• The number of doctor visits,
  • Any physical therapy,
  • Surgery and hospitalization,
  • The date of the most recent doctor visit, and
  • Any documented disabilities of the injured claimant/patent.

Insurance companies use these details and information to see if every part of the medical treatment was needed, or if they should not be covered by the insurance policy.

Medical Bills

Medical bills, on the other hand, are the documents with the cost of each doctor visit and the cost of medical treatment listed and broken down. Like an invoice, an itemized medical bill helps the insurance adjuster know how much the injured claimant is asking for and each part of the bill. Usually, to be used as evidence, these medical records and bills also need to have an affidavit from the medical provider’s office or otherwise comply with the Rules of Evidence.

Warning Sign: Large Gaps in Medical Treatment

Gaps in medical treatment are also facts that a personal injury attorney should be aware of. For example, if someone goes to the doctor every day for a couple months after a car accident and then stops going, the insurance company will try to argue the injured claimant’s injuries were not that serious. Their reasoning is that if the injuries were as serious as the claimant is making it seem, then the claimant would have kept going to the doctor. Some gaps in time between doctor visits are excusable, but if many months go by, it can weaken an injured claimant’s case.

Similarly, let’s say there are two people are driving in a car and hit by a truck and they suffer similar injuries. But, one person is not going to the doctor, or he is getting less medical treatment than the other. This inconsistency can be used by insurance companies to imply that one of the claimants are dramatizing or exaggerating his or her injuries.

Of course, this is not always the whole picture. Sometimes people get less medical treatment for valid reasons. There may be gaps in medical treatment because the injured claimant could not afford to stop going back to work, despite the pain and injuries suffered. If one claimant is hurt more than the other, it could be because of where the claimant was located in the car. It could also be because of a pre-existing health condition that was made worse by the car accident.

If a claimant had a pre-existing condition that the accident made worse, the wrongdoing defendant is still completely responsible. This is sometimes referred to as the “thin-skulled plaintiff” or “eggshell skull rule.” This rule simply means that it may not matter that an injured claimant already had a pre-existing condition that made him or her more sensitive to other injuries. The defendant is still fully responsible for Lawsuit Settlements. There are many factors that affect insurance settlements.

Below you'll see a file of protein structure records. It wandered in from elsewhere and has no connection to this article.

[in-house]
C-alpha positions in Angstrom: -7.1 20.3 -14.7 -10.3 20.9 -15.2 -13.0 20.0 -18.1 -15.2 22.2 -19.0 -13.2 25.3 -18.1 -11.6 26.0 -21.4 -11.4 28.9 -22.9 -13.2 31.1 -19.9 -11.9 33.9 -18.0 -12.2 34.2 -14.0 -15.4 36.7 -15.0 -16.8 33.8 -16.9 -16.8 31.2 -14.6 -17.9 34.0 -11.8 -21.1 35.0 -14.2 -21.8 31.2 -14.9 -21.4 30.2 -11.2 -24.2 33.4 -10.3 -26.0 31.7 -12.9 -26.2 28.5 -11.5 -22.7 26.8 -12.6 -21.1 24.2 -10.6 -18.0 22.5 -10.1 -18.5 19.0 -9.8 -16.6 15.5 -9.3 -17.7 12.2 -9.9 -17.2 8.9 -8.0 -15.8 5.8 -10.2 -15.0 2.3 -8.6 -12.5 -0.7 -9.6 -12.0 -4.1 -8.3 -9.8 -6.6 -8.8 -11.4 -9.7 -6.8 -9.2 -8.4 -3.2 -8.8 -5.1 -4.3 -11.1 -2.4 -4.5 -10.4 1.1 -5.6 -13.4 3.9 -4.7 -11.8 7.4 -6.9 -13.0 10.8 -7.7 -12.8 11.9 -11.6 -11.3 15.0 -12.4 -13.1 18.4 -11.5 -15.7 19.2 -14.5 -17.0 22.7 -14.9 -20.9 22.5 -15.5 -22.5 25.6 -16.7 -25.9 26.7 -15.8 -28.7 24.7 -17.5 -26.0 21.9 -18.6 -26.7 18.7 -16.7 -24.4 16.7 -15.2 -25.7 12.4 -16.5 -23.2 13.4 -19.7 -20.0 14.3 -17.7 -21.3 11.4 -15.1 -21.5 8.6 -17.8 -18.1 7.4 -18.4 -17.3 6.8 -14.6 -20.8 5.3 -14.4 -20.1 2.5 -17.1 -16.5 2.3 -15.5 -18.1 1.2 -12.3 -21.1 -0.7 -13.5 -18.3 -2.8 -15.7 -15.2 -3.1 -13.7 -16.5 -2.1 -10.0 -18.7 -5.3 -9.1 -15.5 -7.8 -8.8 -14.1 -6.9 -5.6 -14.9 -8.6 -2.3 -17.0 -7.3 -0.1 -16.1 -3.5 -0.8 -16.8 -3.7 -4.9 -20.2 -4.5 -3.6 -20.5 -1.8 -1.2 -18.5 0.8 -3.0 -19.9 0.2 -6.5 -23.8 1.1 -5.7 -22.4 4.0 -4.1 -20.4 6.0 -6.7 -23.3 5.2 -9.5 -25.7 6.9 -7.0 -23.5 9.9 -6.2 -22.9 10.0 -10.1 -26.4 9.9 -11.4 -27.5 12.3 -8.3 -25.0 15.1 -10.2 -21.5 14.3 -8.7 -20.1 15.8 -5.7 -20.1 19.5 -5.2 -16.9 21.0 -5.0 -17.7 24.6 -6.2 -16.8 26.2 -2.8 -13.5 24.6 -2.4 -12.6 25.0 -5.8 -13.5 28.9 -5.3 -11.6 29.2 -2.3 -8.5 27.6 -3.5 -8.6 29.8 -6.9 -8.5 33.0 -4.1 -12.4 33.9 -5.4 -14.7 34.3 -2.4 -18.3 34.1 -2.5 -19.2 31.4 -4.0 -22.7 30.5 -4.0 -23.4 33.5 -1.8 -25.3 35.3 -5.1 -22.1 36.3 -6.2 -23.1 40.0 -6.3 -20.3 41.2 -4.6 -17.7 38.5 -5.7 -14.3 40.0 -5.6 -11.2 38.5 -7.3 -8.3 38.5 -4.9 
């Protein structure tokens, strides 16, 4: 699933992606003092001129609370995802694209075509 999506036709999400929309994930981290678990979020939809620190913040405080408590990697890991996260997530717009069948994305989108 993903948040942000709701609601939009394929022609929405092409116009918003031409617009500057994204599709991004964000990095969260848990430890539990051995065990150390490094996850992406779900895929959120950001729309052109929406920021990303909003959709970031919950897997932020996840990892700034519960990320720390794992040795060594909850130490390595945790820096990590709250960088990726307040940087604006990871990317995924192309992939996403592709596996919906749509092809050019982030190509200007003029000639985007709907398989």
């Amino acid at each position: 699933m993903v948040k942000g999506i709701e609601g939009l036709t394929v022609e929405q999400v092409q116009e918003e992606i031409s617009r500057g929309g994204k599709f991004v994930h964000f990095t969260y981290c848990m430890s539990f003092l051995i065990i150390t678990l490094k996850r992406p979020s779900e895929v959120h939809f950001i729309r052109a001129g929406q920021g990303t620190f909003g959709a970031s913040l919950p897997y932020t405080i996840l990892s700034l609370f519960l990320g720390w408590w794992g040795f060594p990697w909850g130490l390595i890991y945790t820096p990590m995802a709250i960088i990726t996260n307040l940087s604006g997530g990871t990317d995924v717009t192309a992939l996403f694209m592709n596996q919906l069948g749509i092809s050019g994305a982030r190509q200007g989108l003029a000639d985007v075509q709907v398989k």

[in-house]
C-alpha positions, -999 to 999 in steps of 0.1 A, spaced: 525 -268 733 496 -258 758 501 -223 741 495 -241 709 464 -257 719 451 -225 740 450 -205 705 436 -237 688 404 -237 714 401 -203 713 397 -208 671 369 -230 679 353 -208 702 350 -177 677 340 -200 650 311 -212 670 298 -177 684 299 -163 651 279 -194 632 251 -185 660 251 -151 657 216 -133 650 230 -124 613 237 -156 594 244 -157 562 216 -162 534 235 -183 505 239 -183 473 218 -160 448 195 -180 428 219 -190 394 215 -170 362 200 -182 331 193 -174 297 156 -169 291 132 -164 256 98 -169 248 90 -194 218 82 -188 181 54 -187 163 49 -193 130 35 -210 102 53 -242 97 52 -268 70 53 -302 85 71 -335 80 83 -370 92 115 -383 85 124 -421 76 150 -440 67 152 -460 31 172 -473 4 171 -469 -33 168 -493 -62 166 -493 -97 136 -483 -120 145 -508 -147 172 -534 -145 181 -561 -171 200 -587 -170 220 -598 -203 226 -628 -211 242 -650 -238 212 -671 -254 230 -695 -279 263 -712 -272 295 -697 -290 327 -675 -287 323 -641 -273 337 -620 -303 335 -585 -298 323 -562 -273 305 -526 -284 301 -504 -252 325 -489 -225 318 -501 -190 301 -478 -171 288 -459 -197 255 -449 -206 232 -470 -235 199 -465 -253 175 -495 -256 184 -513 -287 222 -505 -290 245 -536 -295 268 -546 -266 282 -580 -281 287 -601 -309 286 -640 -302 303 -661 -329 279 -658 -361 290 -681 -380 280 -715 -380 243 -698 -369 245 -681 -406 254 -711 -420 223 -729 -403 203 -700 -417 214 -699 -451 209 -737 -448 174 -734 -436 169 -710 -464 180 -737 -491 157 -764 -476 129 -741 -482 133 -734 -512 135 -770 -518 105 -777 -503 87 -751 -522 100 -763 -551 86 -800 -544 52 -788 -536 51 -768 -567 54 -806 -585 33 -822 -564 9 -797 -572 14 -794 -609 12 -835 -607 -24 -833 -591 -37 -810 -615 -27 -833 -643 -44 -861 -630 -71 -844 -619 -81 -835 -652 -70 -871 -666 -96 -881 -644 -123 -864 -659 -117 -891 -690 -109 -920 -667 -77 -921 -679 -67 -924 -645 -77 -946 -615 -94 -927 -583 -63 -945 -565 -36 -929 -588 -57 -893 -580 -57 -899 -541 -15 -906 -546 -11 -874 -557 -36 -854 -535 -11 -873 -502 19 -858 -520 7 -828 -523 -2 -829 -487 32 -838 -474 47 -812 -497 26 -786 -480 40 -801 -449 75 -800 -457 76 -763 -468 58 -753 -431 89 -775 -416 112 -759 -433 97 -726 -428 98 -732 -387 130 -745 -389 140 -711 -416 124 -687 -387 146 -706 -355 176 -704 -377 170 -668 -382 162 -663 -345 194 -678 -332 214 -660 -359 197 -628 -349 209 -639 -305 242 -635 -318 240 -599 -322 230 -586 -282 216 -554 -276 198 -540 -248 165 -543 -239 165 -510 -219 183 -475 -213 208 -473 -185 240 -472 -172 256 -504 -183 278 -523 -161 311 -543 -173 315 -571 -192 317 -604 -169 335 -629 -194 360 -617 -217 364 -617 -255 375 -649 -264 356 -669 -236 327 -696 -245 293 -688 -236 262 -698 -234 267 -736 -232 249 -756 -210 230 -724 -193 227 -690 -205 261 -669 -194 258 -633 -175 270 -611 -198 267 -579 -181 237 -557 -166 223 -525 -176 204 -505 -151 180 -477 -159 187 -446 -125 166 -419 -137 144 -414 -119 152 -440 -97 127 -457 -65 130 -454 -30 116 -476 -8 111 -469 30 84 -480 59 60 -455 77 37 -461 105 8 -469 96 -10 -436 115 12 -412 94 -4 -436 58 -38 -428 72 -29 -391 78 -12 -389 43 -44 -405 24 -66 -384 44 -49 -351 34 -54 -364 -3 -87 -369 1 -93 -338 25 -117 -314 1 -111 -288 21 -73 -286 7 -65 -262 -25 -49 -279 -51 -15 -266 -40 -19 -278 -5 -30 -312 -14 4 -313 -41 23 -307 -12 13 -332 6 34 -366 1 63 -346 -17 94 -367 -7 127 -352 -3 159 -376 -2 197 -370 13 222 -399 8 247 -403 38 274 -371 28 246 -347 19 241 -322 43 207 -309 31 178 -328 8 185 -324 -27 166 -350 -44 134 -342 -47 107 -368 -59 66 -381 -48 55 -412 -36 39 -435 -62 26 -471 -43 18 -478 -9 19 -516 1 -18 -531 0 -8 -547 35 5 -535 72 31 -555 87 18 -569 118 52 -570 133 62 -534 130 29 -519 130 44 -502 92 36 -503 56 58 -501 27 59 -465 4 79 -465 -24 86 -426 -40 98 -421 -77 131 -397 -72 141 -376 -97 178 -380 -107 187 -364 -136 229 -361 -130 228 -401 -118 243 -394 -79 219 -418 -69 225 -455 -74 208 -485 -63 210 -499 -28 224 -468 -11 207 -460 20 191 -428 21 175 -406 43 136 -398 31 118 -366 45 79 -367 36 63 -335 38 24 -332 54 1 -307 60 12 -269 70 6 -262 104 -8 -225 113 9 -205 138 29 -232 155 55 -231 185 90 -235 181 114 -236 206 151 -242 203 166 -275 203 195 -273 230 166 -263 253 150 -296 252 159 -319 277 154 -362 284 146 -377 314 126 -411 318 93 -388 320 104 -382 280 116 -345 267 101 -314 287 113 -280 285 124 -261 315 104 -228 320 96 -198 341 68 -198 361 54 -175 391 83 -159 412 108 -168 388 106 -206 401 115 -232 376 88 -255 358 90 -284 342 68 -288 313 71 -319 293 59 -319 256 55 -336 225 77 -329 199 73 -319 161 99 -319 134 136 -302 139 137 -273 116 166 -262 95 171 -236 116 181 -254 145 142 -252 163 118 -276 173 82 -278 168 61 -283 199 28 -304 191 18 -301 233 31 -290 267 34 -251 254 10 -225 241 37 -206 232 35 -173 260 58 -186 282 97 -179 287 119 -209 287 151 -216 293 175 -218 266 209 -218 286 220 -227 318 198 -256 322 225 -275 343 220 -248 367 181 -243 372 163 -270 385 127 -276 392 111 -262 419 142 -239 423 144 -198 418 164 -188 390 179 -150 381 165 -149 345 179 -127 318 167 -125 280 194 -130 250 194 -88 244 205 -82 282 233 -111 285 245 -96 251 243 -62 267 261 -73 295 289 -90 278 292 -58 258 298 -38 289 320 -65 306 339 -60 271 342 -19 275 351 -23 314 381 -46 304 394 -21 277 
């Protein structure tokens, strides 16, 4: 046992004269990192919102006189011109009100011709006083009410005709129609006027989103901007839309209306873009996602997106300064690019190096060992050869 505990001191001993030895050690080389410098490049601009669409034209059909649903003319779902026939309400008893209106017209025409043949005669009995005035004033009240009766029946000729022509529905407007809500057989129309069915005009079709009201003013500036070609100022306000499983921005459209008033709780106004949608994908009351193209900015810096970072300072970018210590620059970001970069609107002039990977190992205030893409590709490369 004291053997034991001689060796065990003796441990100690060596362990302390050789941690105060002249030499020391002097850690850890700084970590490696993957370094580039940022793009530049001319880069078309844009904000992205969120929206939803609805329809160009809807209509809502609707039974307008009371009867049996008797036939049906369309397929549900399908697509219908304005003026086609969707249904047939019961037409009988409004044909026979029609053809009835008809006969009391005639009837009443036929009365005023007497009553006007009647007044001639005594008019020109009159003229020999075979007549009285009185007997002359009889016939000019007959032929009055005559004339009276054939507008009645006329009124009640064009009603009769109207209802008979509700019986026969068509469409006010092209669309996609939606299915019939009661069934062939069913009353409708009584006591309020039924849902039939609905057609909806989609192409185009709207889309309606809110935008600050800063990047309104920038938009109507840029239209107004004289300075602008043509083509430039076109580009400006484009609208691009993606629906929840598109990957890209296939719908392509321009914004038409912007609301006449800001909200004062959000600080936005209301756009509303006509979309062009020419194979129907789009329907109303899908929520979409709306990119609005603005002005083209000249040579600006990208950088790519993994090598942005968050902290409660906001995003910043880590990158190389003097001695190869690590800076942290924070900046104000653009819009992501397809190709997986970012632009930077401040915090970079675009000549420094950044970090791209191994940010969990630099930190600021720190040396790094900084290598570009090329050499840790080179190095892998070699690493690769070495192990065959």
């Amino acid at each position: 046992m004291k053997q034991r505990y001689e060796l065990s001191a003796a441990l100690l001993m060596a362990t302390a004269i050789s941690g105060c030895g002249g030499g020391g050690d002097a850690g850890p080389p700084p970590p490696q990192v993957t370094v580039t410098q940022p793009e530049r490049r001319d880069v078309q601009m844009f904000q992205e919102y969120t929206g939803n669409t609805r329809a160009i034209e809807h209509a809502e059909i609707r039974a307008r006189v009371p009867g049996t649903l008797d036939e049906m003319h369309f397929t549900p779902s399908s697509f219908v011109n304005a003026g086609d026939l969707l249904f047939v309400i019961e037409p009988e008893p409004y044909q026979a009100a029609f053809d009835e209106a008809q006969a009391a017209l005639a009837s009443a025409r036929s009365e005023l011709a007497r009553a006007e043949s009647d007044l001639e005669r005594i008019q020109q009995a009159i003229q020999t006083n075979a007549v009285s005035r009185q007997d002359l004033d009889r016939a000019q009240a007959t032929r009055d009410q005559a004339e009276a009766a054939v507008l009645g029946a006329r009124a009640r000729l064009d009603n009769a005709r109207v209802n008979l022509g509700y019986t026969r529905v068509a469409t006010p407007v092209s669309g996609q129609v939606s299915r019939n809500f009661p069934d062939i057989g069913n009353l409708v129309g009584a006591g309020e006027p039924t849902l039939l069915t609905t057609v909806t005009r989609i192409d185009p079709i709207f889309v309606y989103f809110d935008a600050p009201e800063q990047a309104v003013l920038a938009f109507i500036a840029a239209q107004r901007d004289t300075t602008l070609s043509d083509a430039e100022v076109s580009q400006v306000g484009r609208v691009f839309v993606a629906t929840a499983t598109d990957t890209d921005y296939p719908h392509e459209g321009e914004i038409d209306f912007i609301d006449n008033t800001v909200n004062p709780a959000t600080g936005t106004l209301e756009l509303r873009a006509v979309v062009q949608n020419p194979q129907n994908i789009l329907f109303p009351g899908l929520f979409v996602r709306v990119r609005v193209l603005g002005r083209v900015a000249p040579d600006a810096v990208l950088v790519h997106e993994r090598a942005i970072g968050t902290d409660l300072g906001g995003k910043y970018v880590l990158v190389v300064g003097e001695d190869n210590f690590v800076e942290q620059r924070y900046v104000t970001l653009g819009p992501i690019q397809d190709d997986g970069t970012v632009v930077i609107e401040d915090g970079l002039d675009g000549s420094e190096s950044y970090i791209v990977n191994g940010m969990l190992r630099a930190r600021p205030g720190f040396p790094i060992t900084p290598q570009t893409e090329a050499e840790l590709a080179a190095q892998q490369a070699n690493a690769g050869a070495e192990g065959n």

Insurance Company’s Doctors

Just like the injured claimant’s lawyers can use the reports of healthcare providers and doctors to help support their claims, sometimes the insurance company have preferred doctors that they use to undermine the value of an insurance claim. These doctors are often making such a good profit, they make it their entire job to provide independent medical exams for insurance companies. The personal injury lawyer will have to determine whether the medical exam is really objective, or if the doctor’s opinion is being swayed by the insurance company.

Manipulating the medical records, reports and bills by poking holes in the facts is one of many insurance company tactics to undervalue your insurance claim.

This is why the right personal injury lawyer for your case will carefully examine evidence and medical records so they can be prepared to address any potential issues that may arise during settlement negotiations. When the injured claimant’s lawyer sees these facts, they know to be prepared.

Contact the right personal injury lawyer 

Without experience in the insurance industry or legal experience, understanding which factors or evidence can help or hurt your case can be difficult to understand.

Are you trying to secure your financial recovery with the help of experienced attorneys? If so, we can help.

The Pusch & Nguyen Law Firm has helped countless Texans handle their insurance disputes. Our experienced trial lawyers have gone up against some of the biggest names in the insurance industry while successfully bringing home payouts for clients. Our successful reputation speaks for itself, and with offices in both Houston and San Antonio, we are well equipped to assist Texans who are in dire need of our services. Register online for a free case evaluation or call us today at 713-524-8139 (Houston) or 210-702-3000 to schedule an appointment with a member of our team.